In my final post for MSLOC 430, I’d like to bring my two previous posts & this new one full circle by introducing some content related to… the big, bad internet. As more people get online, more information is shared across farther distances, more people are connecting that may never have met before and organizations are finding a whole host of new ways to get in touch with their clients. However, not everything has been smooth sailing. The internet has made it easier for people like stalkers, bullies and terrorists to communicate and/or terrify others. It has also provided a cloak with which people can hide behind; communication doesn’t happen face-to-face and so now, people can create an entirely new identity online if they choose to do so.
All of this, however, begs some questions: how are we supposed to interact with others online? How can we build trust when the interactions aren’t face-to-face? Is the way I behave and communicate online different than the way I behave and communicate in person? What about at work? Should my behavior online be different there than it is at home? And so on…
What’s most interesting about trust, leadership and being online is that so much of the literature and research on leadership says that in order for leaders to build trust, they must be physically present with their team members. Physical presence is not something that goes hand-in-hand with the internet, so how can we, as leaders, build trust online? Certainly organizations are starting to consider this question as they’re faced with an increasing pressure to be more mobile, global and/or open. In my quest to understand more about building trust online, I stumbled upon a TEDTalk that made me recalibrate my own perception of trust and empowerment as it relates to the internet. Rachel Botsman, an author and innovator on the power of collaboration, explores these concepts in her TEDTalk from Sept 2012:
There are two pieces from her TEDTalk that really stand out to me as it relates to trust, leadership and the internet:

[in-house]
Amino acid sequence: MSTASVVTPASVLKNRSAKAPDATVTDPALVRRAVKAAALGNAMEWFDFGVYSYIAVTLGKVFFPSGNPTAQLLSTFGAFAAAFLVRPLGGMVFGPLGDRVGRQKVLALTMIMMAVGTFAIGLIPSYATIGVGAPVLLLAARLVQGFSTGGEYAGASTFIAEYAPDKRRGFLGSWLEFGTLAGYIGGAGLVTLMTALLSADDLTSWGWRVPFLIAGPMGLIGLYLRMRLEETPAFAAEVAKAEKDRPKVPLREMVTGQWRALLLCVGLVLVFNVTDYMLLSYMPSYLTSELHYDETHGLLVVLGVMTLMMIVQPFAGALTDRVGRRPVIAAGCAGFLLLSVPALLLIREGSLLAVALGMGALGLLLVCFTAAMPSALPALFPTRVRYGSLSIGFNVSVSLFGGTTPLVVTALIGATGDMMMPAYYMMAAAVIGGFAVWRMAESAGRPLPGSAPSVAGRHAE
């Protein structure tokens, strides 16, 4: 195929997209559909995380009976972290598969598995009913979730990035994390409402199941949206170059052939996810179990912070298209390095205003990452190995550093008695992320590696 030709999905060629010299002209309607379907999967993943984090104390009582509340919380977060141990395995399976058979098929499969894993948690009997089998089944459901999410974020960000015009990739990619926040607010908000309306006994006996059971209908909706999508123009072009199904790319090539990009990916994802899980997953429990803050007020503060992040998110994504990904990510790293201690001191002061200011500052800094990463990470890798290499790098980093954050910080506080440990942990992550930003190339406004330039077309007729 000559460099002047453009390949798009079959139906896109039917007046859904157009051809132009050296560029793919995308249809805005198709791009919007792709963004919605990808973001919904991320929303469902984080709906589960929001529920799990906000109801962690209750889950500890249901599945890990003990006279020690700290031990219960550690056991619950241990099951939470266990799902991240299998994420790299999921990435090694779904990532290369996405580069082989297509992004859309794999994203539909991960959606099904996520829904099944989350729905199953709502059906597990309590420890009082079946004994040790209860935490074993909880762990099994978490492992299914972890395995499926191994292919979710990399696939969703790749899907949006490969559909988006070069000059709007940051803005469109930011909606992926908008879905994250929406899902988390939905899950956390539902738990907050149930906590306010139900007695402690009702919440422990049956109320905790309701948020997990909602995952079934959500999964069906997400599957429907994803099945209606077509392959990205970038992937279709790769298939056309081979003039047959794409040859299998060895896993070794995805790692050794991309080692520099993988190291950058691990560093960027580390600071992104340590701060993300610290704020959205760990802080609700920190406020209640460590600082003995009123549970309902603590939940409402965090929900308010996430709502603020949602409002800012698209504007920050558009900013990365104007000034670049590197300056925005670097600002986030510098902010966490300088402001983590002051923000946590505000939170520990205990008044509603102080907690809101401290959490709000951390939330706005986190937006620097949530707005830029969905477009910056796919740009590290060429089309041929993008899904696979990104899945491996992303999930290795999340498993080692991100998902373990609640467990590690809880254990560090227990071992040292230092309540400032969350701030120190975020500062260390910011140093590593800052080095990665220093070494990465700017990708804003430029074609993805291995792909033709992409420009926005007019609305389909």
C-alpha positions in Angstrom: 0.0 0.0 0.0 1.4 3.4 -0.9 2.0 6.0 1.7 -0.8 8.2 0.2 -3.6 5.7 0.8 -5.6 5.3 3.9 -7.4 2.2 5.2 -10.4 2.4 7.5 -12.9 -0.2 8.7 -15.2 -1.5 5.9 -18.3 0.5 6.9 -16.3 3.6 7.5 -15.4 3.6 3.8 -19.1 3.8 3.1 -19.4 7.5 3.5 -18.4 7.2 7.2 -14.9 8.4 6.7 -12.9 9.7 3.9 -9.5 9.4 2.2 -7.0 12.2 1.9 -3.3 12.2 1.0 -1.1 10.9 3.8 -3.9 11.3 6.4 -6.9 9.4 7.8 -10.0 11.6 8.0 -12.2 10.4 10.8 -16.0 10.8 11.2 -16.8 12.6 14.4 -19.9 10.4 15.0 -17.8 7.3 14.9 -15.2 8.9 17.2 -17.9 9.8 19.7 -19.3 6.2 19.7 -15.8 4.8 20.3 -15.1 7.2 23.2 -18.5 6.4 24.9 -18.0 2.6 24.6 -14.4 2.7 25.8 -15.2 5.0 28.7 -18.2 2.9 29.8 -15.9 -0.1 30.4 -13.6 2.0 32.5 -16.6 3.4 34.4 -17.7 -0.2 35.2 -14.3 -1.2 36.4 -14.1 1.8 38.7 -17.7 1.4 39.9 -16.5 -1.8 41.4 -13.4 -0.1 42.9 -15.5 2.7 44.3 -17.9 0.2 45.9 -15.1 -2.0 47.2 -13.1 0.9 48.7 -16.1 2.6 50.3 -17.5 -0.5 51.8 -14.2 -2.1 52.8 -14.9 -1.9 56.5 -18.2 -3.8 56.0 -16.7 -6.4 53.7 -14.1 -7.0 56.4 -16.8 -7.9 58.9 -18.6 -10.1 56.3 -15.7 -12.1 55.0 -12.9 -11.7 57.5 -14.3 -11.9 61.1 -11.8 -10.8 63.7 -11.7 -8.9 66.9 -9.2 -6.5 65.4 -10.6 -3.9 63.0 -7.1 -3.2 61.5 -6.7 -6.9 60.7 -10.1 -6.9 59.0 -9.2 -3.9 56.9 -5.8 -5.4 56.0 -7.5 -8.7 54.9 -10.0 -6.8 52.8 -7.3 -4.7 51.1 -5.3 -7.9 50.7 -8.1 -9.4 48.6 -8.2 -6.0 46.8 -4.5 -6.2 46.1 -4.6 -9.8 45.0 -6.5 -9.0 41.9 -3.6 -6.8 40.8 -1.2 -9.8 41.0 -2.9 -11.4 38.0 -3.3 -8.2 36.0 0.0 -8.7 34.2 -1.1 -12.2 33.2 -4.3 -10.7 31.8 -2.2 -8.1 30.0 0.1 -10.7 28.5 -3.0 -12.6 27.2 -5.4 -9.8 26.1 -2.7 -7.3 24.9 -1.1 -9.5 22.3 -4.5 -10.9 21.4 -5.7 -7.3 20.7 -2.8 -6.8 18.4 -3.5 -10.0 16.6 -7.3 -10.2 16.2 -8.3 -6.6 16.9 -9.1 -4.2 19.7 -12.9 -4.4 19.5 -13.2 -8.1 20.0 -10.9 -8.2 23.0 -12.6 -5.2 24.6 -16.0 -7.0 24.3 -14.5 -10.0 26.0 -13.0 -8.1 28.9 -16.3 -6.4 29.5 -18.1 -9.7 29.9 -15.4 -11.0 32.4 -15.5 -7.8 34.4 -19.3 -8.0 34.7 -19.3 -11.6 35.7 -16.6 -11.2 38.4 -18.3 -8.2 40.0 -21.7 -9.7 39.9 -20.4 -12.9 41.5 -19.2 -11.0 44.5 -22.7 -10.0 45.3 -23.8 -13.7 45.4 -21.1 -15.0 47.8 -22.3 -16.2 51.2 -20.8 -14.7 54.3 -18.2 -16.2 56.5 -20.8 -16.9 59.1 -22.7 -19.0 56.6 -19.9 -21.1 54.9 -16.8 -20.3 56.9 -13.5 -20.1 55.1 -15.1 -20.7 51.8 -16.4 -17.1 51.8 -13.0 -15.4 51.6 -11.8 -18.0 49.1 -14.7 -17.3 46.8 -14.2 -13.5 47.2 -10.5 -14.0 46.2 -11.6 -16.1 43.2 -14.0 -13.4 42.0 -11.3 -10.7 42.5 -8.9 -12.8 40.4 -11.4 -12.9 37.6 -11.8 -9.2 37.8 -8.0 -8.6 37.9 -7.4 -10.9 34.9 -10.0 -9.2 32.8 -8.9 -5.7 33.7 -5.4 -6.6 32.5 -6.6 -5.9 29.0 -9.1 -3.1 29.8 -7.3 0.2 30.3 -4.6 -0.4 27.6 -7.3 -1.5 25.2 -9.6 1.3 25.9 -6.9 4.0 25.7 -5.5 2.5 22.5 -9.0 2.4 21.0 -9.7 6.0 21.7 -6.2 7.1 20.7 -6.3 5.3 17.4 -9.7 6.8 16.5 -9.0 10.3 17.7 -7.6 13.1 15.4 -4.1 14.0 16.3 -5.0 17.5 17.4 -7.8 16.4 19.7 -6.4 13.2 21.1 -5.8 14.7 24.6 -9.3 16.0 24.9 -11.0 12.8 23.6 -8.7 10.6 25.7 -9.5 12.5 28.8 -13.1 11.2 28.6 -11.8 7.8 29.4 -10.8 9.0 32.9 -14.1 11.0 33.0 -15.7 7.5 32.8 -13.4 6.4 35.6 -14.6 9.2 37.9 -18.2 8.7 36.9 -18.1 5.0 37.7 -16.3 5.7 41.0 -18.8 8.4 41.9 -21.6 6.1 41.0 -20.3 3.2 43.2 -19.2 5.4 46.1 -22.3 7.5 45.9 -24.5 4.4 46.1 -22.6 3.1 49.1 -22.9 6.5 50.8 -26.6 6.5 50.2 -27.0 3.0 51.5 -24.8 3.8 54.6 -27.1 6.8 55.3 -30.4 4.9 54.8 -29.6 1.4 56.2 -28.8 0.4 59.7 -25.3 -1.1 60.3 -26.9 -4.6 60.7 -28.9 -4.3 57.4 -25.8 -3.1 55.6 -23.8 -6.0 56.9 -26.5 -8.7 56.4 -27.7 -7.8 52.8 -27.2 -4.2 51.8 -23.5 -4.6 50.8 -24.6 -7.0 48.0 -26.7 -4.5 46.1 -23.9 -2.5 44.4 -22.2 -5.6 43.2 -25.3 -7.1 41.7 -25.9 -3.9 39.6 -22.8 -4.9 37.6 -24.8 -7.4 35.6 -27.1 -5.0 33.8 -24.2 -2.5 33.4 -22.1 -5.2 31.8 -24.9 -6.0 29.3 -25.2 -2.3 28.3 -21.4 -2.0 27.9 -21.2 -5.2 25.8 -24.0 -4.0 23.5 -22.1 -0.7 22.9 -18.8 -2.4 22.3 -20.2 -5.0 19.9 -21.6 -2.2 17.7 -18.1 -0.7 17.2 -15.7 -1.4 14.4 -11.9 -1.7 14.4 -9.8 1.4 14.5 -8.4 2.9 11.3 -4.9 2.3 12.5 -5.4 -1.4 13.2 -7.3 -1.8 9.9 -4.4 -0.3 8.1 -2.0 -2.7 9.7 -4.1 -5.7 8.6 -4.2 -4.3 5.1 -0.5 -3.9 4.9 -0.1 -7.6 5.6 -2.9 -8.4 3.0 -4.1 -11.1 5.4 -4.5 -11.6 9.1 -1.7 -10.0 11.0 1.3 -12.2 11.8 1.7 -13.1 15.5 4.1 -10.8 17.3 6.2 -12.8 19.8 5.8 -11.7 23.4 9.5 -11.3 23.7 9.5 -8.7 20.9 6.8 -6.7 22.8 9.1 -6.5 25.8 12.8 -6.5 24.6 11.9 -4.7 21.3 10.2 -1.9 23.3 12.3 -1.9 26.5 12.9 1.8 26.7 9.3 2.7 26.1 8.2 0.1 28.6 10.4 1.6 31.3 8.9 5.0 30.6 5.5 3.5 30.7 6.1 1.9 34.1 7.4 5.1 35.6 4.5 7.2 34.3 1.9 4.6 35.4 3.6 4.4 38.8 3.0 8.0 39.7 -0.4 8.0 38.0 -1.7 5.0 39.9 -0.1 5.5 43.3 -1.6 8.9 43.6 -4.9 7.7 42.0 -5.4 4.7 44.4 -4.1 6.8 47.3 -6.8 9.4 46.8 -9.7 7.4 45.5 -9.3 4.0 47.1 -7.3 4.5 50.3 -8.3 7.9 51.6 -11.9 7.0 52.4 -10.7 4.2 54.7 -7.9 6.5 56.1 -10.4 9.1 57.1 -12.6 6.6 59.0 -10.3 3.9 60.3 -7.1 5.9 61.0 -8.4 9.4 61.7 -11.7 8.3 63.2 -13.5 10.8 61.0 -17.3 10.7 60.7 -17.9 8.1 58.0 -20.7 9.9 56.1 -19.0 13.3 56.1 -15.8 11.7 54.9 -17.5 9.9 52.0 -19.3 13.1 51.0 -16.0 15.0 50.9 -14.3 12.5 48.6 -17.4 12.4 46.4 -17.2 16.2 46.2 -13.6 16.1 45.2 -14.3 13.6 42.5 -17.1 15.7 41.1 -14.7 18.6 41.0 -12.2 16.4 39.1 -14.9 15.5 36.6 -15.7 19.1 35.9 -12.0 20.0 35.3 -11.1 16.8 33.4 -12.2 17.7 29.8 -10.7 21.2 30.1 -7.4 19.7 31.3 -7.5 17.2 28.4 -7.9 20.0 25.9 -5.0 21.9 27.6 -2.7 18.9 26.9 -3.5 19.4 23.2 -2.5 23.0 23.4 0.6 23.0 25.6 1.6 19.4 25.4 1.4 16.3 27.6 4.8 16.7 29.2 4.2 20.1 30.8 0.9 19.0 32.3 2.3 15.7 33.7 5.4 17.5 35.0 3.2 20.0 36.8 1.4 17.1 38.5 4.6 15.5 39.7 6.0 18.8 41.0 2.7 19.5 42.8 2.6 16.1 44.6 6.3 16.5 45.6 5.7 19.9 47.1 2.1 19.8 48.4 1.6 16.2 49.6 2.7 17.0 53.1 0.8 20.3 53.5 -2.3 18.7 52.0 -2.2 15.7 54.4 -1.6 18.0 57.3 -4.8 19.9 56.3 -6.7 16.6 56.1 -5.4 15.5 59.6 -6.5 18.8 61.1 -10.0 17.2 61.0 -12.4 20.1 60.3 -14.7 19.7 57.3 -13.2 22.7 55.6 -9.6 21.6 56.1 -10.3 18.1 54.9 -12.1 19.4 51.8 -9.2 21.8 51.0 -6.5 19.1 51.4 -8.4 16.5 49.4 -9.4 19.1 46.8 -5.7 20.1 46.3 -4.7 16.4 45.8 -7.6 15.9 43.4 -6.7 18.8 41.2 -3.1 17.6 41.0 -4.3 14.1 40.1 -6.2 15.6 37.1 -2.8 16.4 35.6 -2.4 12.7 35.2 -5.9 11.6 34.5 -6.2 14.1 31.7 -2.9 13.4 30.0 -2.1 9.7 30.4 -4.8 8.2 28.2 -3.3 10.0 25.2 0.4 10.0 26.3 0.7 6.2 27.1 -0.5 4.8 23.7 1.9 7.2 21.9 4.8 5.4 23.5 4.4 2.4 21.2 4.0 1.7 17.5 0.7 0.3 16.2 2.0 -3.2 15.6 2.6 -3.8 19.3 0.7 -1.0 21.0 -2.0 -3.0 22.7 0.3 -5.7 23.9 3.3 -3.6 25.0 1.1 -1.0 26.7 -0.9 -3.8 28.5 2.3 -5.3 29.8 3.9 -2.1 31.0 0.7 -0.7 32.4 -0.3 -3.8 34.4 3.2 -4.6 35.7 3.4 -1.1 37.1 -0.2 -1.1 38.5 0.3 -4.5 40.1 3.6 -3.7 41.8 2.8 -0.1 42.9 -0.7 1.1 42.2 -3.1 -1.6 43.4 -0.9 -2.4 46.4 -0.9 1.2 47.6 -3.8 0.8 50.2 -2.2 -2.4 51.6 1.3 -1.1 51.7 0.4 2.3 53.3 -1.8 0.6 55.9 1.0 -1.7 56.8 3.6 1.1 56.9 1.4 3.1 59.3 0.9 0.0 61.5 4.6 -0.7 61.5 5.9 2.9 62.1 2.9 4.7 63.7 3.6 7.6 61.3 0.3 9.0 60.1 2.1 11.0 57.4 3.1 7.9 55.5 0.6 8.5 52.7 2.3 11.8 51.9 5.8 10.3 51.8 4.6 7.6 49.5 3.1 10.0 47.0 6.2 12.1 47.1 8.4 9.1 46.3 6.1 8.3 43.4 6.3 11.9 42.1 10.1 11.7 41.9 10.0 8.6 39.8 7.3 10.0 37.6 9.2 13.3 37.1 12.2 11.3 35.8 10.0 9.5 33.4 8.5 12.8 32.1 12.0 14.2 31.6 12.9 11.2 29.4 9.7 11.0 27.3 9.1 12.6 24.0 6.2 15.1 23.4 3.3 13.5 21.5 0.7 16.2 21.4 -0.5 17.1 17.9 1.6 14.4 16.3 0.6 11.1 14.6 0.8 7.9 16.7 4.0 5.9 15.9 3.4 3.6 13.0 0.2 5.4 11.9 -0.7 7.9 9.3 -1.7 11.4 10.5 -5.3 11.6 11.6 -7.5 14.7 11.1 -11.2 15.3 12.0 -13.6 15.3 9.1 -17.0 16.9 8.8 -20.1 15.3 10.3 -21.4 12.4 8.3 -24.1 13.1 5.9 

- social networking sites, marketplaces and online collaborative spaces can empower people to make meaningful connections
- these places encourage people to develop personal relationships because that’s what they’re built on
Since these types of sites are built on personal relationship as opposed to “empty transactions,” as Rachel notes, organizations should consider how they can leverage this kind of community building in-house. Companies are growing their footprint online with their customers, why not grow it with their employees too? Organizations can empower their people to reach out to others by introducing an enterprise social network (ESN). An ESN could encourage collaboration and increase connectedness within an organization – two things that companies will likely find advantageous in terms of increasing efficiency.
The bottom line: ESNs can be a powerful tool for organizations to adopt as technology continues to evolve. However, they must not forget that without trust, people won’t be apt to really use the networking site to its full potential. We know that it’s possible for trust to be developed online, but leaders must understand that it still requires effort to build genuine relationships with team members whether it’s online or not. Only then can online networking at the office really pay off for an organization.